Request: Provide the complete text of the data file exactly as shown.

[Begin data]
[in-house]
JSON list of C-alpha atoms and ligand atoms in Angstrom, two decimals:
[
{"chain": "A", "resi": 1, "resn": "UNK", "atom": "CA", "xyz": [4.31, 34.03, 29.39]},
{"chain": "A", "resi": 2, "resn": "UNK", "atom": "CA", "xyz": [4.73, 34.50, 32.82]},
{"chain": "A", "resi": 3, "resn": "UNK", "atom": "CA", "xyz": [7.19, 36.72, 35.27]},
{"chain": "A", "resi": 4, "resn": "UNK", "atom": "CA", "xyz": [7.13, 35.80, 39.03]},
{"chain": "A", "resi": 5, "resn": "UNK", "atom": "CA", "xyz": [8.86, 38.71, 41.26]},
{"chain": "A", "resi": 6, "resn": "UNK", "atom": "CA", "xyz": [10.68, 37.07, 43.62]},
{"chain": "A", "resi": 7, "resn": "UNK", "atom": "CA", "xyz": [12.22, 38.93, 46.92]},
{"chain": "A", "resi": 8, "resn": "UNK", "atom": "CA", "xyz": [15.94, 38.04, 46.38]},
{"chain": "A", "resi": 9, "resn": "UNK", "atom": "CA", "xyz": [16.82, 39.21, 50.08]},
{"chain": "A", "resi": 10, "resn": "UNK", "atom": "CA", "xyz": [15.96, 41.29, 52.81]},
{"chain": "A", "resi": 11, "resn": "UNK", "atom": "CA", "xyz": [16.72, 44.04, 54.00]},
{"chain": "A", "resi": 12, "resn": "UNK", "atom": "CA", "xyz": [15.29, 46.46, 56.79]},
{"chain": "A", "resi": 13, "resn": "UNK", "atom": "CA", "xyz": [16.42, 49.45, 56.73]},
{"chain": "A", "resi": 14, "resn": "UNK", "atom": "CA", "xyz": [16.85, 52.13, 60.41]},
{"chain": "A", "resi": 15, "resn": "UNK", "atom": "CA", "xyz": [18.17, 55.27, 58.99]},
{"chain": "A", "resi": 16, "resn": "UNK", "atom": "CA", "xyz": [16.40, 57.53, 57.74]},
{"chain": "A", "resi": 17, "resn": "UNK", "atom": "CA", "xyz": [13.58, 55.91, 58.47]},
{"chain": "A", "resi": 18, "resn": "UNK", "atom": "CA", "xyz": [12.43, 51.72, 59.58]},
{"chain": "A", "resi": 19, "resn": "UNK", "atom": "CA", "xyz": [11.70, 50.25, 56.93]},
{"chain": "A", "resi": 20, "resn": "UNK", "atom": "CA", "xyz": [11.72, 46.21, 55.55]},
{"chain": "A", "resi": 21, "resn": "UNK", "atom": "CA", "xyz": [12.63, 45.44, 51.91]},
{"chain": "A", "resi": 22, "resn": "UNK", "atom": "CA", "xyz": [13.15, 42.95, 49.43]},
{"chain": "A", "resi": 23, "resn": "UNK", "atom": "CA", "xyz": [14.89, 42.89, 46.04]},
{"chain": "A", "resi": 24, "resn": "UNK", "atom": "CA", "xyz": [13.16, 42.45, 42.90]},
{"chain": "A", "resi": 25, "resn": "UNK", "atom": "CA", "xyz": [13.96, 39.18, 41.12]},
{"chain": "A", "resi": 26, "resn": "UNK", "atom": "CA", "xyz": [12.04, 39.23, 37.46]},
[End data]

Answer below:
[in-house]
JSON list of C-alpha atoms and ligand atoms in Angstrom, two decimals:
[
{"chain": "A", "resi": 1, "resn": "UNK", "atom": "CA", "xyz": [4.31, 34.03, 29.39]},
{"chain": "A", "resi": 2, "resn": "UNK", "atom": "CA", "xyz": [4.73, 34.50, 32.82]},
{"chain": "A", "resi": 3, "resn": "UNK", "atom": "CA", "xyz": [7.19, 36.72, 35.27]},
{"chain": "A", "resi": 4, "resn": "UNK", "atom": "CA", "xyz": [7.13, 35.80, 39.03]},
{"chain": "A", "resi": 5, "resn": "UNK", "atom": "CA", "xyz": [8.86, 38.71, 41.26]},
{"chain": "A", "resi": 6, "resn": "UNK", "atom": "CA", "xyz": [10.68, 37.07, 43.62]},
{"chain": "A", "resi": 7, "resn": "UNK", "atom": "CA", "xyz": [12.22, 38.93, 46.92]},
{"chain": "A", "resi": 8, "resn": "UNK", "atom": "CA", "xyz": [15.94, 38.04, 46.38]},
{"chain": "A", "resi": 9, "resn": "UNK", "atom": "CA", "xyz": [16.82, 39.21, 50.08]},
{"chain": "A", "resi": 10, "resn": "UNK", "atom": "CA", "xyz": [15.96, 41.29, 52.81]},
{"chain": "A", "resi": 11, "resn": "UNK", "atom": "CA", "xyz": [16.72, 44.04, 54.00]},
{"chain": "A", "resi": 12, "resn": "UNK", "atom": "CA", "xyz": [15.29, 46.46, 56.79]},
{"chain": "A", "resi": 13, "resn": "UNK", "atom": "CA", "xyz": [16.42, 49.45, 56.73]},
{"chain": "A", "resi": 14, "resn": "UNK", "atom": "CA", "xyz": [16.85, 52.13, 60.41]},
{"chain": "A", "resi": 15, "resn": "UNK", "atom": "CA", "xyz": [18.17, 55.27, 58.99]},
{"chain": "A", "resi": 16, "resn": "UNK", "atom": "CA", "xyz": [16.40, 57.53, 57.74]},
{"chain": "A", "resi": 17, "resn": "UNK", "atom": "CA", "xyz": [13.58, 55.91, 58.47]},
{"chain": "A", "resi": 18, "resn": "UNK", "atom": "CA", "xyz": [12.43, 51.72, 59.58]},
{"chain": "A", "resi": 19, "resn": "UNK", "atom": "CA", "xyz": [11.70, 50.25, 56.93]},
{"chain": "A", "resi": 20, "resn": "UNK", "atom": "CA", "xyz": [11.72, 46.21, 55.55]},
{"chain": "A", "resi": 21, "resn": "UNK", "atom": "CA", "xyz": [12.63, 45.44, 51.91]},
{"chain": "A", "resi": 22, "resn": "UNK", "atom": "CA", "xyz": [13.15, 42.95, 49.43]},
{"chain": "A", "resi": 23, "resn": "UNK", "atom": "CA", "xyz": [14.89, 42.89, 46.04]},
{"chain": "A", "resi": 24, "resn": "UNK", "atom": "CA", "xyz": [13.16, 42.45, 42.90]},
{"chain": "A", "resi": 25, "resn": "UNK", "atom": "CA", "xyz": [13.96, 39.18, 41.12]},
{"chain": "A", "resi": 26, "resn": "UNK", "atom": "CA", "xyz": [12.04, 39.23, 37.46]},